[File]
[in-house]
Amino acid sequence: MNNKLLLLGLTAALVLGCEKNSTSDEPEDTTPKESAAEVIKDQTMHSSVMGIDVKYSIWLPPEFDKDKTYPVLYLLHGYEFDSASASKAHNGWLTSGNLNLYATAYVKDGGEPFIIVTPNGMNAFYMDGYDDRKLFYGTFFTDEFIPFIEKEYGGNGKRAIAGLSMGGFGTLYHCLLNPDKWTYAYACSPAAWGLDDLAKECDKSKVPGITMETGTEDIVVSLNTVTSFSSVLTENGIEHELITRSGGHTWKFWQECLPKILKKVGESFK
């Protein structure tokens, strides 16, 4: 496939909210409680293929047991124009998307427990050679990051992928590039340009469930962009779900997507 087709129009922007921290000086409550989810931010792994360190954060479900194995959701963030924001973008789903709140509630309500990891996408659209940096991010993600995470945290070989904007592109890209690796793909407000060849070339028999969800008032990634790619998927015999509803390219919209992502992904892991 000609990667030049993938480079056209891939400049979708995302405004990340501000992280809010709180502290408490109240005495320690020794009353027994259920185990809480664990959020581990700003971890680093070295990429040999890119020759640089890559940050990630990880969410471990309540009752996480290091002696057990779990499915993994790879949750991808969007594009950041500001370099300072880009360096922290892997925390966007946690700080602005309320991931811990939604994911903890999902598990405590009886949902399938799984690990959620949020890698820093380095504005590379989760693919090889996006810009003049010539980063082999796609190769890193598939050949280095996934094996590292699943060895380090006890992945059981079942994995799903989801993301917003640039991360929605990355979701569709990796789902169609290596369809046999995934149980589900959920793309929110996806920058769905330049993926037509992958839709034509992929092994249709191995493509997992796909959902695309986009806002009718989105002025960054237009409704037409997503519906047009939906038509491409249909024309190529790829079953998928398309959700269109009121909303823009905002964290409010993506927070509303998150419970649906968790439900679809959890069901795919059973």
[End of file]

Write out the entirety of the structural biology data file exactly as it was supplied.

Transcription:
[in-house]
Amino acid sequence: MNNKLLLLGLTAALVLGCEKNSTSDEPEDTTPKESAAEVIKDQTMHSSVMGIDVKYSIWLPPEFDKDKTYPVLYLLHGYEFDSASASKAHNGWLTSGNLNLYATAYVKDGGEPFIIVTPNGMNAFYMDGYDDRKLFYGTFFTDEFIPFIEKEYGGNGKRAIAGLSMGGFGTLYHCLLNPDKWTYAYACSPAAWGLDDLAKECDKSKVPGITMETGTEDIVVSLNTVTSFSSVLTENGIEHELITRSGGHTWKFWQECLPKILKKVGESFK
């Protein structure tokens, strides 16, 4: 496939909210409680293929047991124009998307427990050679990051992928590039340009469930962009779900997507 087709129009922007921290000086409550989810931010792994360190954060479900194995959701963030924001973008789903709140509630309500990891996408659209940096991010993600995470945290070989904007592109890209690796793909407000060849070339028999969800008032990634790619998927015999509803390219919209992502992904892991 000609990667030049993938480079056209891939400049979708995302405004990340501000992280809010709180502290408490109240005495320690020794009353027994259920185990809480664990959020581990700003971890680093070295990429040999890119020759640089890559940050990630990880969410471990309540009752996480290091002696057990779990499915993994790879949750991808969007594009950041500001370099300072880009360096922290892997925390966007946690700080602005309320991931811990939604994911903890999902598990405590009886949902399938799984690990959620949020890698820093380095504005590379989760693919090889996006810009003049010539980063082999796609190769890193598939050949280095996934094996590292699943060895380090006890992945059981079942994995799903989801993301917003640039991360929605990355979701569709990796789902169609290596369809046999995934149980589900959920793309929110996806920058769905330049993926037509992958839709034509992929092994249709191995493509997992796909959902695309986009806002009718989105002025960054237009409704037409997503519906047009939906038509491409249909024309190529790829079953998928398309959700269109009121909303823009905002964290409010993506927070509303998150419970649906968790439900679809959890069901795919059973």